I'm not really very fond of summer - the heat, the humidity, the extra long days. The hogs don't like it a lot either. They rise early and go work out in the pasture, sleep in the afternoon in a cool spot, hit the wallow later in the day, go out to forage in the cooler late part of the day, get fed, go back to sleep. The Hog Days of Summer. But the greenness of the paddocks, the lushness of growth and the variety of fodder is mind blowing, and I quite delight in it. And I'm seeing lots of varieties of this plant all over the place.
Huge squash and pumpkin plants, loaded with fruits. The sows have already figured out that there is treasure beneath the canopy of scratchy leaves and harvest their own quite efficiently. We have all sorts of pumpkins, patty pan squash (which I have never been able to grow well in the garden), gourds, even bizarre squash crosses. All are delicious in the hogs' eyes. They like to wait until the fruits are kind of seedy, which works well for me. You see, I didn't plant any of these. They were free, resulting from a great haul I made last autumn.
This is the pickup load of squash, pumpkins and gourds I got from a garden center last fall, right after Hallowe'en. The feeder hogs and the sows loved them! They got generous portions every day for almost 3 weeks. They would have been pitched in a dumpster if I hadn't hauled them off. And since a hog can only digest about 20% of the seeds it eats, the rest come out the other end in a pre-packaged, pre-fertilized seed bomb, which the hogs are kind enough to deposit in any place they wander. The seeds slept through the winter and spring, but wakened with vigor once the weather heated up.
The big, broad, sprawling leaves shade the rest of the ground, giving the clover and alfalfa a cooler spot to grow. The cowpeas and lima beans are getting a leg up and adding their nitrogen-fixing contribution to the hog manure that allows these cucurbits to really grow strong. This is very exciting to me, as we make a point of letting forages go to seed just so the hogs can eat them and distribute the seed bombs. It adds to the tilth and sows seeds all in one swoop! In time, we will have to sow very little seed, benefiting from an endless loop of nutrition for the hogs.
Look at these patty pans - some weigh over 3 pounds when I pick them for the sows and the hogs, and I might pick 5 from one bush, and five more days later. Really big, really seedy, and so delicious to the hogs. They come running when I start lobbing these over the fence. If I sang while I did it, this would be their version of the ice cream truck, a tasty treat in the middle of the summer time blues. And their joy lightens my sweat-soaked spirits as well. Guess we're both enjoying the squash loop. PS they are busy sowing seeds for next summer. Lots and lots of them.
It seems like it was only yesterday when the red pigs joined us, and tomorrow is the day they leave the farm. In their honor, I offer this tribute.
The little Red Wattle x Berkshire piglets arrived in early springtime, newly weaned, and a little scruffy. One was a runt (surprise!). We got them settled into a stall, where they could get used to their new home and be trained to electric fencing for a few days. They learned to love the self-feeder (buffet open 24/7) and devoured field greens that I tossed to them. They were wormed, bedded down in thick straw, and safe. And they were named after the Herb of the Year - chili peppers. Aleppo, Cayenne, Dundicutt and wee Hatch officially became part of our farm family.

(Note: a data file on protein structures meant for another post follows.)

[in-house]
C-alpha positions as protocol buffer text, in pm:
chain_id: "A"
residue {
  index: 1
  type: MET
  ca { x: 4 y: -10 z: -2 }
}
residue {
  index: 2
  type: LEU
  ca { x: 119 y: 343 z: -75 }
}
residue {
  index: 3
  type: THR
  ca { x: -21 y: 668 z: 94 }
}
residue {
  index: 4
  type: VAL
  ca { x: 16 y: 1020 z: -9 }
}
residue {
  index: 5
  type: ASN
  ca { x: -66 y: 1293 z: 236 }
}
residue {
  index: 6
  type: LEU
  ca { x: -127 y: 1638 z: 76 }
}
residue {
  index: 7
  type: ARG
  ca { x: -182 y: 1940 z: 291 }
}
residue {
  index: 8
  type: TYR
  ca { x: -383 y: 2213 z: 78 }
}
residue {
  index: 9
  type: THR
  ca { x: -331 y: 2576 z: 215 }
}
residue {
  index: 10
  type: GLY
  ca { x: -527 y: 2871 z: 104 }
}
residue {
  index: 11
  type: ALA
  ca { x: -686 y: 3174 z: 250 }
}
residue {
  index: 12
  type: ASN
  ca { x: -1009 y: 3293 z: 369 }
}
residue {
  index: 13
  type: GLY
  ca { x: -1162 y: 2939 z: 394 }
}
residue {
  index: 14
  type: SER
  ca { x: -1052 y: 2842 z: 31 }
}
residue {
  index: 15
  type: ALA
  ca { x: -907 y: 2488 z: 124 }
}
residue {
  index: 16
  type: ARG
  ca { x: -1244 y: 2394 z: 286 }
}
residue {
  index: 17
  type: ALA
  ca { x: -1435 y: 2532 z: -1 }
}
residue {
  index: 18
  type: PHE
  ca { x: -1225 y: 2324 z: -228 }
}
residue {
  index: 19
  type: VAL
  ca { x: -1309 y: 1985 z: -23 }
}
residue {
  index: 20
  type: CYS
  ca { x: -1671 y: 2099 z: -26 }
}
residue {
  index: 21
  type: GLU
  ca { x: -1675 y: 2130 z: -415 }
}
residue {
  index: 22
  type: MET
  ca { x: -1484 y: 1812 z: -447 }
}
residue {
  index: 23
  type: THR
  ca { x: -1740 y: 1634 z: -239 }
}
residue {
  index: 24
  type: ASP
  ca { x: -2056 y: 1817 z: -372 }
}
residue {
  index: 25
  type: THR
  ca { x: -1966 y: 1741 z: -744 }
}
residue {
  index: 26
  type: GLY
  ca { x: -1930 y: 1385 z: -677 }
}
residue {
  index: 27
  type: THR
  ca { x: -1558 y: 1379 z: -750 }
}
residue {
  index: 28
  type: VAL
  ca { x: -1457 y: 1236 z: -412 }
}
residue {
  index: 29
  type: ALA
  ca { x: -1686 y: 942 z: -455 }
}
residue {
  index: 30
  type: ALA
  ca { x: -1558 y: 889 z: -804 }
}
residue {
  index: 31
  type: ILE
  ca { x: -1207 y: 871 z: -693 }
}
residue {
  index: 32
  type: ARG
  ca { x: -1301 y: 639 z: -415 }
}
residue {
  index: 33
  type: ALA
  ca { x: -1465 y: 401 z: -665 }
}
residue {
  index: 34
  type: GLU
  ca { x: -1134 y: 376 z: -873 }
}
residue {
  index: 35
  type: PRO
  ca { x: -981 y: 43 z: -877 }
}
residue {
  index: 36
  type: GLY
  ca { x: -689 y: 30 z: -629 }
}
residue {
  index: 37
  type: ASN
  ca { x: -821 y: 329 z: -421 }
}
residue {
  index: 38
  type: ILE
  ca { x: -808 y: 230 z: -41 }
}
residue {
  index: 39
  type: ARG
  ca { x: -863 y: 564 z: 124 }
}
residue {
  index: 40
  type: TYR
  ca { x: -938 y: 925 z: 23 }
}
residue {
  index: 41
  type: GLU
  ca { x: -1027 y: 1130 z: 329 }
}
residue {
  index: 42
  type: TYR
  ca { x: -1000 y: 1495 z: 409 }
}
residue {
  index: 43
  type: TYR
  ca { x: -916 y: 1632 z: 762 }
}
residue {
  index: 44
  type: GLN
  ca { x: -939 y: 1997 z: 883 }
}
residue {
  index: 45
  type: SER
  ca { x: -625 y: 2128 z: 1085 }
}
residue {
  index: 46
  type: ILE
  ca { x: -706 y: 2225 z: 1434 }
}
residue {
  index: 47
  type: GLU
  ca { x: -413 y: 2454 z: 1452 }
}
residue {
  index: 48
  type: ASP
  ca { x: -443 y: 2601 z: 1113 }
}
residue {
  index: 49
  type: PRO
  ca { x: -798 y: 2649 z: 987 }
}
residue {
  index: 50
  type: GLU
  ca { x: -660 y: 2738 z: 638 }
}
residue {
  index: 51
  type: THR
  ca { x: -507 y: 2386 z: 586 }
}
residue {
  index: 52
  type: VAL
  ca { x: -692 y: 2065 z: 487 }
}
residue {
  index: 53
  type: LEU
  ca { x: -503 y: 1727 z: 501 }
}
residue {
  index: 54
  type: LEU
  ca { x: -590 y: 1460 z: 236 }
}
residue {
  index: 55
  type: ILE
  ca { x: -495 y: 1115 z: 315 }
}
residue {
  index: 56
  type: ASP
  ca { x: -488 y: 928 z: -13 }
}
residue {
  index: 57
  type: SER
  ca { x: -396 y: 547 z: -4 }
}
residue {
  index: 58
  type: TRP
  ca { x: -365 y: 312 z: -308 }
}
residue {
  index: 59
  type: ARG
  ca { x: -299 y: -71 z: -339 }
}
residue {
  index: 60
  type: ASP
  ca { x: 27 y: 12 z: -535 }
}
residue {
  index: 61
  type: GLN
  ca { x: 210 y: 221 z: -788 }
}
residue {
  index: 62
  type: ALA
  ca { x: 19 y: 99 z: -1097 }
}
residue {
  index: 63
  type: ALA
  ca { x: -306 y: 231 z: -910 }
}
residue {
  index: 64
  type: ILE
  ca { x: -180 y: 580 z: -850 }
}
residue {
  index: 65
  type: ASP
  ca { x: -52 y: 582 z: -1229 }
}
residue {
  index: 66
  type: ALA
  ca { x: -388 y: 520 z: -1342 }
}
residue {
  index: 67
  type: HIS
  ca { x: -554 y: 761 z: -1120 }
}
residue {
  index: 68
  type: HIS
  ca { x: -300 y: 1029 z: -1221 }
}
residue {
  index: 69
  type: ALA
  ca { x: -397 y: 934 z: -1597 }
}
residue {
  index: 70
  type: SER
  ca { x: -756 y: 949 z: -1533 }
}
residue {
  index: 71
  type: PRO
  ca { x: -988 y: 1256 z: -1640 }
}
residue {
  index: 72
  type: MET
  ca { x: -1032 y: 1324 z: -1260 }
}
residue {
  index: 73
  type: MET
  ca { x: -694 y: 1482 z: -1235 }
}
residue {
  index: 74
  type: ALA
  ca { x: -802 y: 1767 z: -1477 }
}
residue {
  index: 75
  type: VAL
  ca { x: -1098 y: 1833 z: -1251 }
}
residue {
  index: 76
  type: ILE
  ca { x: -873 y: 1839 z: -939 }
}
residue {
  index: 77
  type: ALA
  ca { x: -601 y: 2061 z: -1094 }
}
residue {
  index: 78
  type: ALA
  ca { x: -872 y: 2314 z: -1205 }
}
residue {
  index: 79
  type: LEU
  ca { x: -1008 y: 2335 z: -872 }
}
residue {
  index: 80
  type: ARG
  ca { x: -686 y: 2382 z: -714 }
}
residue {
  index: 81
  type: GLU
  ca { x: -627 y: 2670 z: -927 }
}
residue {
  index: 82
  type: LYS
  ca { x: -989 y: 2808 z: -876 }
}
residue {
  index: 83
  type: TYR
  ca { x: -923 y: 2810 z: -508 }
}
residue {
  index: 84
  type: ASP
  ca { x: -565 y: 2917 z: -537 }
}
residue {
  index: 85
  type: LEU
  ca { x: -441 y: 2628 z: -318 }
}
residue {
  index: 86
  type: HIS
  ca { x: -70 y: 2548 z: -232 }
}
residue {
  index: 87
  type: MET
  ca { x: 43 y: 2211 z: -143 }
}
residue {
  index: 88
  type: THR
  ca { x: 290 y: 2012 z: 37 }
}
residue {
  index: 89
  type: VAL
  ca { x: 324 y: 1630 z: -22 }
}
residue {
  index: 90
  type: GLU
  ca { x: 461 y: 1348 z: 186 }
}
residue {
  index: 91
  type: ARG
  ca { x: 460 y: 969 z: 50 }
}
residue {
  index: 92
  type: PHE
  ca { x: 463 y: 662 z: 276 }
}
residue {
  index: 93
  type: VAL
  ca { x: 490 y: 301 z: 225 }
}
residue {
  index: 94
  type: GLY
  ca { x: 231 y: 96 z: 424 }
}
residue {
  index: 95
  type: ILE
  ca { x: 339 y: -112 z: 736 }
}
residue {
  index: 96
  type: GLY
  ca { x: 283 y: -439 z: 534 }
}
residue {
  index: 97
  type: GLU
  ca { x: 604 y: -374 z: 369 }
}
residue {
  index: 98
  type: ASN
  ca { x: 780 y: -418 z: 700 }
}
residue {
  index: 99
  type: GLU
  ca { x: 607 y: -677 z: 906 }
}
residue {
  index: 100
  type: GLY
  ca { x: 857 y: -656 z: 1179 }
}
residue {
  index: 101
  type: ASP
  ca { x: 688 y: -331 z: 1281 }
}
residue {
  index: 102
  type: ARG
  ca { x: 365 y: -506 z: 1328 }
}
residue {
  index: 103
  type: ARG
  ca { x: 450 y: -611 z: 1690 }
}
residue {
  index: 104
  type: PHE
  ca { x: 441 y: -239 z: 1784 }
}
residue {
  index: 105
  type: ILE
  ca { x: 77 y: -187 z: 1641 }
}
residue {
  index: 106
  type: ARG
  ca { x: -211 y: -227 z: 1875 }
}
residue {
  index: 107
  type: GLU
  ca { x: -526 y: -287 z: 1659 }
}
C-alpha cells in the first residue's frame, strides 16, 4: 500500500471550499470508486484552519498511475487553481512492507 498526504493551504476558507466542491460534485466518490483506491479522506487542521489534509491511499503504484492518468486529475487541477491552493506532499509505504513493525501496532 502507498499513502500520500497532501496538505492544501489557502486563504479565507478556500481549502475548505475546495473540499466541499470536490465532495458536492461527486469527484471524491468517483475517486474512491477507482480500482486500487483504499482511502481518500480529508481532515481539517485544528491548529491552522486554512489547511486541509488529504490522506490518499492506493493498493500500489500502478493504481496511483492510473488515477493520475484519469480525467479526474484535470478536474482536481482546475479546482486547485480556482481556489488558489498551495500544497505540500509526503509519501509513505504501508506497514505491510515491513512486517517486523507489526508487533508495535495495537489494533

After 5 days, they started their life on rotational pasture grazing. They took on the job with gusto. I was amazed by their zest for foraging. They also were getting fermented feed to provide probiotics and to assist their gut in digesting the plant material that they consumed with great relish. Pretty soon, their bristles became glossy and thick.
The runt, Wee Hatch, started to gain in size with his sisters, eventually catching up and even surpassing a couple in size. He was the little red pig who could - and did.
The red pigs grew fast and strong, with a vitality that has been, sometimes, a bit overwhelming. At 300# and their backs as high as my hip, armed with a lot of curiosity, inquisitiveness, and determination, they have had some days that were challenging to this farmer. But I also love the way they approach me for a scratching, or to gently nuzzle up a treat of cucumbers or melon from my hand. Many times I have sat on the stoop of the barn in the cool of the evening and watched them run up and down the pasture, playing tag. Joy seems like a pretty simplistic word, but they have it in plenty, and it is genuine. With the heat of the summer, they have made a big wallow of mud and water to stay cool (Hatch made his own - he really doesn't like to be touched). Sometimes, they seemed to know I was hot, too, and thus decorated me generously with their wallow mud. I might not have always appreciated the sharing.
Yesterday was the company picnic, complete with lots of watermelon. They enjoyed the heck out of it (Wee Hatch is not in this picture - he grabbed a quarter of a melon and ran off to eat it by himself. I did mention that he caught up in size with the others?!) As a matter of fact, they have enjoyed the heck out of almost their whole lives on this farm. That's why I am always so grateful for the people who have chosen to buy their pork from us. Their purchase of a whole or half hog allows me to raise pigs the way that I do. They pay a premium above what grocery store meat costs, but they get flavorful heritage hogs that were raised out in the open, on pasture, in the mud, if they liked, and with lots of good things to choose from and to eat. They live 2 months longer than most hogs. And tomorrow, they will have only a few bad moments. As lives go, it's pretty enviable. Thank you, red hot chili piglets.
Merry Schepers lives on a farm with her heritage pigs in Nixa, MO.